Autism Spectrum Disorder
Autism Spectrum Disorder (ASD) is a neuro-developmental disability that affects one’s ability to communicate and socially interact. ASD is often referred to as the ‘hidden’ disability as there is often nothing about how people look that sets them apart from others. People with ASD may however communicate, interact, behave and learn in ways which are different from most other people. People with ASD may have restricted or repetitive activities and interests and may also exhibit abnormal responses to sensory stimulation. Due to a lack of communication skills, it is not uncommon for those with ASD to exhibit problem behavior such as aggression and self-injurious behavior.
A diagnosis of ASD (according to the DSM-5) now includes several conditions, which used to be separately Autistic Disorder, Pervasive Development Disorder not otherwise specified, and Asperger syndrome. These conditions are all included in the diagnosis of Autism Spectrum Disorder.
ASD is usually diagnosed by the age of 2-4 years. ASD occurs in all racial, ethnic, and socio economic groups but is five times more likely among boys than girls. ASD affects an estimated 1 in 68 children. If you are concerned about your child, it is important to contact your doctor to share your concerns. If your doctor shares your concerns you should ask for a referral to a specialist who can make a more in depth evaluation of your child including possible diagnosis.
Developments in the Field
ASD continues to be a very important public health concern and for this reason there is ongoing research into its causes. Understanding the factors that make a person more likely to develop ASD will help us learn more about the causes and, in turn, may help with finding a cure. Studies to date have looked at many possible causes for ASD including genetic influences, environment influences, and brain tissue formation during pregnancy. Attempts at understanding how alterations in brain structure, chemistry and/or genetic factors contribute to ASD may lead to greater gains in the understanding of what causes ASD. Currently no cause or cure has been identified. The only treatment that has been supported by substantial empirical research is treatment based on the methods of Applied Behavior Analysis.
Applied Behavior Analysis (ABA)
Applied Behavior Analysis (ABA) is the application of the principles of learning and motivation from Behavior Analysis to the solution of problems of social significance. ABA has been validated by decades of scientific research on treatments for children with Autism Spectrum Disorder (ASD). It is used to teach functional and relevant skills to give young children with ASD the tools they need to learn and succeed.
ABA treatment includes:
- increasing appropriate behaviors (e.g. using reinforcement procedures to increase on-task behavior or social interactions)
- teaching new skills (e.g., systematic instruction and reinforcement procedures teach functional life skills, communication skills, or social skills)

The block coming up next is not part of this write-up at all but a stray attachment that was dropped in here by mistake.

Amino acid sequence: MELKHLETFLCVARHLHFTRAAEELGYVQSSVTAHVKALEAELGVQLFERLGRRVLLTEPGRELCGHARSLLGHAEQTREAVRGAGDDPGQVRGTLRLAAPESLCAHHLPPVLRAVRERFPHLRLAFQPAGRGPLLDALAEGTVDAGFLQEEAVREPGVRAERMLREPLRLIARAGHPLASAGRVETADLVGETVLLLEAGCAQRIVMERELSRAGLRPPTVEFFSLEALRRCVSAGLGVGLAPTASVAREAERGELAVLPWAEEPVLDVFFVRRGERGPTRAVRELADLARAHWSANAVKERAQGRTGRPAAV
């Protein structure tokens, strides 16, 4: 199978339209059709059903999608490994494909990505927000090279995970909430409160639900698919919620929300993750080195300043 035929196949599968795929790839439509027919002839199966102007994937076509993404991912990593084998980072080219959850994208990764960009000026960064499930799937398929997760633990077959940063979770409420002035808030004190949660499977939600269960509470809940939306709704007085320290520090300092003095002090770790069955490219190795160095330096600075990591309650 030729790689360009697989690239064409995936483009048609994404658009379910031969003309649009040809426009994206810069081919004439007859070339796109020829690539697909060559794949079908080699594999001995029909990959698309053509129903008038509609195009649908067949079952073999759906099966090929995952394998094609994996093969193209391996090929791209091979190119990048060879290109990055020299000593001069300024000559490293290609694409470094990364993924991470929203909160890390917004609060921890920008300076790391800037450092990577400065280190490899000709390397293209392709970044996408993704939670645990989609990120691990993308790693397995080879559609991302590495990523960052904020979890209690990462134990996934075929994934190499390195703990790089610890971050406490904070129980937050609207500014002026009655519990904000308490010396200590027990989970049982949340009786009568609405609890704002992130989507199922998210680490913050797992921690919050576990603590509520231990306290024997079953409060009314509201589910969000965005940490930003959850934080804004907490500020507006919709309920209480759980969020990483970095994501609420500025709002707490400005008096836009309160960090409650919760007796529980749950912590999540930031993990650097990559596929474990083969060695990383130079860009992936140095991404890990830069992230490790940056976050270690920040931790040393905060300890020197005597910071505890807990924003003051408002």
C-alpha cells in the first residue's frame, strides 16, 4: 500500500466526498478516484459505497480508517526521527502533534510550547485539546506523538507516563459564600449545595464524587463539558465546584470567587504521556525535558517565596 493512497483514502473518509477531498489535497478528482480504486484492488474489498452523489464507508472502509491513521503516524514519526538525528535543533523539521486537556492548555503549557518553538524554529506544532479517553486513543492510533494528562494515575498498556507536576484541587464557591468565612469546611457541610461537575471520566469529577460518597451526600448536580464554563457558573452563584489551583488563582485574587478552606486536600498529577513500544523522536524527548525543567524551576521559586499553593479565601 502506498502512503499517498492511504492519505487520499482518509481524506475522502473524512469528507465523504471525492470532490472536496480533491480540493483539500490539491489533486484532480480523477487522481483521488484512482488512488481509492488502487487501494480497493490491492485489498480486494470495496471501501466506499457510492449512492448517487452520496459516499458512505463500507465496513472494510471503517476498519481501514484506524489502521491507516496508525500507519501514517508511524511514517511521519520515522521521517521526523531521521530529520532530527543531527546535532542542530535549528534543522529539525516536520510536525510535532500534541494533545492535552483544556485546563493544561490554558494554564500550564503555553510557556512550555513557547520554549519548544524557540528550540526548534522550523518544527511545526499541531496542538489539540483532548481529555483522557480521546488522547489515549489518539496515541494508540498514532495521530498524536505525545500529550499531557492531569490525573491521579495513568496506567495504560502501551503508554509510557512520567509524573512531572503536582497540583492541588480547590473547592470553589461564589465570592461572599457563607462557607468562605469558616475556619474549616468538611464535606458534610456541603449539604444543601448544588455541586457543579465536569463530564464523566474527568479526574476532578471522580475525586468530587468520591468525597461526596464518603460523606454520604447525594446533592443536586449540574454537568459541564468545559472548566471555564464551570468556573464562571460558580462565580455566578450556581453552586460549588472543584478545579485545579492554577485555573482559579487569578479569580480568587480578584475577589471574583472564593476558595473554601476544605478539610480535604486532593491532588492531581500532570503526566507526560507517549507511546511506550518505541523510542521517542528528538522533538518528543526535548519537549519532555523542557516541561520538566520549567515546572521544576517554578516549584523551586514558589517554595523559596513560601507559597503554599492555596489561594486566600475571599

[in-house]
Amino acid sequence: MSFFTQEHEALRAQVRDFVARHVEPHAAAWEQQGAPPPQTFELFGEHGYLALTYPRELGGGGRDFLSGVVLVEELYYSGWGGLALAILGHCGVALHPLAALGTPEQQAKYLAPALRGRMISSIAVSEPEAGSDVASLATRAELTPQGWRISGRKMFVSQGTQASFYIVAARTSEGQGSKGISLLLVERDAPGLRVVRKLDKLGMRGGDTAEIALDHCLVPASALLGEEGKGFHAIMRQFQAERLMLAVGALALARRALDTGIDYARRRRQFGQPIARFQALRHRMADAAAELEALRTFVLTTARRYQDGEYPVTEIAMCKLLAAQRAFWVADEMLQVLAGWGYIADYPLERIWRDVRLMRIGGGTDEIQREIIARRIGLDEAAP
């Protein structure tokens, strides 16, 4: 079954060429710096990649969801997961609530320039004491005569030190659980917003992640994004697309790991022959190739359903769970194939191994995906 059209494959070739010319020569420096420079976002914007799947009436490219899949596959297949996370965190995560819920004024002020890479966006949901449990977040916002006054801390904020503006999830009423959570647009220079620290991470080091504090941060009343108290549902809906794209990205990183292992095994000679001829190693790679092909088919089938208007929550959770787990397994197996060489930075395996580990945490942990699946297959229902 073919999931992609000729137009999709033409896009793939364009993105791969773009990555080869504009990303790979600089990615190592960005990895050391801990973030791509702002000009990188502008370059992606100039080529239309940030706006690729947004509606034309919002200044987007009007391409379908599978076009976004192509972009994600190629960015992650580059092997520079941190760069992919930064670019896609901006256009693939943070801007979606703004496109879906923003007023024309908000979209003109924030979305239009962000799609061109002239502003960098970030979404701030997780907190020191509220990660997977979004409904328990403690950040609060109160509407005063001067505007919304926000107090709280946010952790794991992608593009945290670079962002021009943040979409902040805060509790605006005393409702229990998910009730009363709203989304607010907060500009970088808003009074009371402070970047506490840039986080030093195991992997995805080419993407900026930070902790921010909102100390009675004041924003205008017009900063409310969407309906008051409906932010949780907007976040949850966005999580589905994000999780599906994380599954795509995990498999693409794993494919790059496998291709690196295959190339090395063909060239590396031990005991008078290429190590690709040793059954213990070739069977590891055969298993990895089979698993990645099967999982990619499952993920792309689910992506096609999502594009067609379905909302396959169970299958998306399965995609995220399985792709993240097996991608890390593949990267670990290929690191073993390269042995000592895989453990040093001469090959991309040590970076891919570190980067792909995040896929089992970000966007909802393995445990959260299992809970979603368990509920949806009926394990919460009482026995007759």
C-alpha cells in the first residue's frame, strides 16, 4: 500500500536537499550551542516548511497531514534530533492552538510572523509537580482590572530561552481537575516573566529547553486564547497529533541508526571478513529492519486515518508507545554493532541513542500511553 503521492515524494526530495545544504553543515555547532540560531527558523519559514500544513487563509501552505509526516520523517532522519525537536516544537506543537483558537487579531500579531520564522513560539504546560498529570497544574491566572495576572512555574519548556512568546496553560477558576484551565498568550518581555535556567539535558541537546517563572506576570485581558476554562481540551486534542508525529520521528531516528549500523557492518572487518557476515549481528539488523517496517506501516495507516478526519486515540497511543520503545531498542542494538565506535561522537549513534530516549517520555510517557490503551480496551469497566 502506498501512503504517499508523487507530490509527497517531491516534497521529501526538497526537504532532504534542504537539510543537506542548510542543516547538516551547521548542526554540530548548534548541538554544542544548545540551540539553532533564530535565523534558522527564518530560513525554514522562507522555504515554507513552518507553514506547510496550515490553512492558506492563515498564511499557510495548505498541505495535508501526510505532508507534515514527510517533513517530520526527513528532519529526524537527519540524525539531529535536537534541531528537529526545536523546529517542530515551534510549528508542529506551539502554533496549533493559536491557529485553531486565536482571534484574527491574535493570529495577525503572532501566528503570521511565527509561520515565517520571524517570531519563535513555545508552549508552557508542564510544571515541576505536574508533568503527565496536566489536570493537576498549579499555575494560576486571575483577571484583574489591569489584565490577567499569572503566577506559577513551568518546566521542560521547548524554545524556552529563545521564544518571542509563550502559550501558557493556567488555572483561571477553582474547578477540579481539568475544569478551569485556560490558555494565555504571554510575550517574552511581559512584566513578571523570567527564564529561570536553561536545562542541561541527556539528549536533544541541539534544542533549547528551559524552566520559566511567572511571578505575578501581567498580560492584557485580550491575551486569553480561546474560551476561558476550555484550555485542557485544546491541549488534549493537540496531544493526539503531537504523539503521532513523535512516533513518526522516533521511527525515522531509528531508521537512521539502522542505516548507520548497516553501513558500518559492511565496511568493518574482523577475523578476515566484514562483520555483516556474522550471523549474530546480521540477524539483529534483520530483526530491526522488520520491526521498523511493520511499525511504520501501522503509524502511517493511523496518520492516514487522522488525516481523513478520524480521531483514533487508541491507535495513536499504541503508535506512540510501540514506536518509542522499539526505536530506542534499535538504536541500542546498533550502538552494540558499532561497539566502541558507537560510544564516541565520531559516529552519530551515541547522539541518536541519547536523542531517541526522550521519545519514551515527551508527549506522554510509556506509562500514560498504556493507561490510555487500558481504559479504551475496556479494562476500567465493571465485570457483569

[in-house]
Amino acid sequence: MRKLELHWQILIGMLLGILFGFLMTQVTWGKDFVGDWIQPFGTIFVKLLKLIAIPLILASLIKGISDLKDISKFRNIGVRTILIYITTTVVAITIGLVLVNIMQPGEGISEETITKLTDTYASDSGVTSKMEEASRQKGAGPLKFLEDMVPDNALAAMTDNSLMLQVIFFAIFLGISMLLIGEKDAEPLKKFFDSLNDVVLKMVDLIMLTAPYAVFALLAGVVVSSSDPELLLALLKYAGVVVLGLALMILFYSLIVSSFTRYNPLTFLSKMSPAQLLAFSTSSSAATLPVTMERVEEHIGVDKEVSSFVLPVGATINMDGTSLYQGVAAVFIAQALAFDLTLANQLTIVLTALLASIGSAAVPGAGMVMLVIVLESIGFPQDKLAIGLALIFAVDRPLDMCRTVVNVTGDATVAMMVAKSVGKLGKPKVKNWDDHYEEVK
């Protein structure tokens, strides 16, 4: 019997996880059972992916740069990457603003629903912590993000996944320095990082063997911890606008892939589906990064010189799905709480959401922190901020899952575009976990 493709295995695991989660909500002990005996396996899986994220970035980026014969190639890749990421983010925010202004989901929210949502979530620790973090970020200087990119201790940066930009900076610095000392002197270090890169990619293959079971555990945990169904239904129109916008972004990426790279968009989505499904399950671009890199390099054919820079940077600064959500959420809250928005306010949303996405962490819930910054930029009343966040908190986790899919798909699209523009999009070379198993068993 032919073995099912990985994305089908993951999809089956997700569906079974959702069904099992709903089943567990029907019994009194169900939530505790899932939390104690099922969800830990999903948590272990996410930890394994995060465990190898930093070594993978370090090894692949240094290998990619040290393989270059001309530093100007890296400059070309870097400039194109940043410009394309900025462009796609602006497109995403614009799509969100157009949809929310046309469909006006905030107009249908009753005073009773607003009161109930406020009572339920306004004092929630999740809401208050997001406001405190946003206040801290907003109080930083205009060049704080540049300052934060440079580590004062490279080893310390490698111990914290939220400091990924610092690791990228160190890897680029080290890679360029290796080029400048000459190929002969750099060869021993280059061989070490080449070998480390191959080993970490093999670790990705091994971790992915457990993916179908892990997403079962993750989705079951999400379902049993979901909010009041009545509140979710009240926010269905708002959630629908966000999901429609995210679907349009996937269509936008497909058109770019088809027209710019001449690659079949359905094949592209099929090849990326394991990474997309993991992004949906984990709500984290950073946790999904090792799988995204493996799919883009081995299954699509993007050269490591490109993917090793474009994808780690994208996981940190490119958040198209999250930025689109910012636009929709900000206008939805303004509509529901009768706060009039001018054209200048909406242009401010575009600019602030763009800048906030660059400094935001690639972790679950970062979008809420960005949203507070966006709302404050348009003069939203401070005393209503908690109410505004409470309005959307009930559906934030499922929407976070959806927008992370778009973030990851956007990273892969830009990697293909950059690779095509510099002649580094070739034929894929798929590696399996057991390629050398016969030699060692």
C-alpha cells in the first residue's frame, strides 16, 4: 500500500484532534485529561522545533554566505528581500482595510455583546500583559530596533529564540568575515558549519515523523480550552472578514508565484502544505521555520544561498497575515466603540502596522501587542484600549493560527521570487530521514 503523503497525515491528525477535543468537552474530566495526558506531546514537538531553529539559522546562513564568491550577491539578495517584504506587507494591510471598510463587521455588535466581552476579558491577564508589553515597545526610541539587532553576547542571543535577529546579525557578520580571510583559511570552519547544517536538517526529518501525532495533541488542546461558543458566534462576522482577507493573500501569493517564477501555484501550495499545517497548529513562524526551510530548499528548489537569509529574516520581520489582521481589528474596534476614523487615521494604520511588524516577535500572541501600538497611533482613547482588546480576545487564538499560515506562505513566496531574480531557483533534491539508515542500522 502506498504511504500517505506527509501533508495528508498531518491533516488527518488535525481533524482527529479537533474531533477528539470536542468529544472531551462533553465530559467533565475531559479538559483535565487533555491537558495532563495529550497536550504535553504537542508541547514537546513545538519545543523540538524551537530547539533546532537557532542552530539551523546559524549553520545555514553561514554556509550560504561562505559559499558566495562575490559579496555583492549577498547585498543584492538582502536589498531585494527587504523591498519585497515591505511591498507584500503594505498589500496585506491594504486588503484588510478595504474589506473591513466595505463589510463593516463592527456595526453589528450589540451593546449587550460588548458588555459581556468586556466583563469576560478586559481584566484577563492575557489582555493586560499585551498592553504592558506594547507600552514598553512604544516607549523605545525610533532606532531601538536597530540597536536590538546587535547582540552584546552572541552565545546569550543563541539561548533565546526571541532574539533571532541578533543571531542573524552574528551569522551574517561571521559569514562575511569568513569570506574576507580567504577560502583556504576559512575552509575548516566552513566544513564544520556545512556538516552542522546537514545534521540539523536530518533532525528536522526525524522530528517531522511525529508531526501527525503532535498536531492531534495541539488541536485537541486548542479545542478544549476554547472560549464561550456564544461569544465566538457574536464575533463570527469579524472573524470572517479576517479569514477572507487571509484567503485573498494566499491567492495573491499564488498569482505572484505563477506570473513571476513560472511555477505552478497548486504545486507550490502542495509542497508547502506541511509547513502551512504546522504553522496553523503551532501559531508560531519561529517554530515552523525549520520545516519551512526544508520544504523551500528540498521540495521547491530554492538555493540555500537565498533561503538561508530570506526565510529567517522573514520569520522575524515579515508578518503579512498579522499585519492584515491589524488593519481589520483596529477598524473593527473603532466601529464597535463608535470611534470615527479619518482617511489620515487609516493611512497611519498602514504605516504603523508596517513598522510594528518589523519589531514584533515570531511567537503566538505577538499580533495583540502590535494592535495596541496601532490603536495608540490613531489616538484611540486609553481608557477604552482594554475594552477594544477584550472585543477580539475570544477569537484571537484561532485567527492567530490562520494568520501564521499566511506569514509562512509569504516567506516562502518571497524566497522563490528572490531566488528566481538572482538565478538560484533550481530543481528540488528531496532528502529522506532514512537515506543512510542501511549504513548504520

- maintaining behaviors (e.g., teaching self control and self-monitoring procedures to maintain and generalize social skills)
- generalizing behavior from one situation to another (e.g., from correctly completing tasks in session to being able to complete the same task in the natural environment)
- narrowing conditions under which interfering behaviors occur (e.g., self injury or stereotypy).
ABA therapy should begin as soon as the child has been diagnosed or as early as possible. Based on clinical observation and statistical research, ABA therapy is most effective when applied 20-40 hours per week. The treatment is individualized to reflect each child’s strengths and needs. Each child receives a comprehensive program of treatment in all skill domains including communication, academics, social skills, and adaptive living skills. Adaptive living skills include gross and fine motor skills, eating and food preparation, toileting, dressing, personal self-care, domestic skills, time and punctuality, money and value, home and community orientation, and work skills
The process of ABA Therapy
- selection of interfering behavior or behavioral skill deficit
- identification of goals and objectives
- establishment of a method of measuring target behaviors
- evaluation of the current levels of performance (baseline)
- design and implementation of the interventions that teach new skills and/or
- reduce interfering behaviors
- continuous measurement of target behaviors to determine the effectiveness of the intervention, and ongoing evaluation with modifications made as necessary to maintain and/or increase both the effectiveness and the efficiency of the intervention.
Treatment approaches grounded in ABA are now considered to be at the forefront of therapeutic and educational interventions for children with ASD. The large amount of scientific evidence supporting ABA treatments for children with ASD have led a number of other independent bodies to endorse the effectiveness of ABA, including the U.S. Surgeon General, the New York State Department of Health, the National Academy of Sciences, and the American Academy of Pediatrics.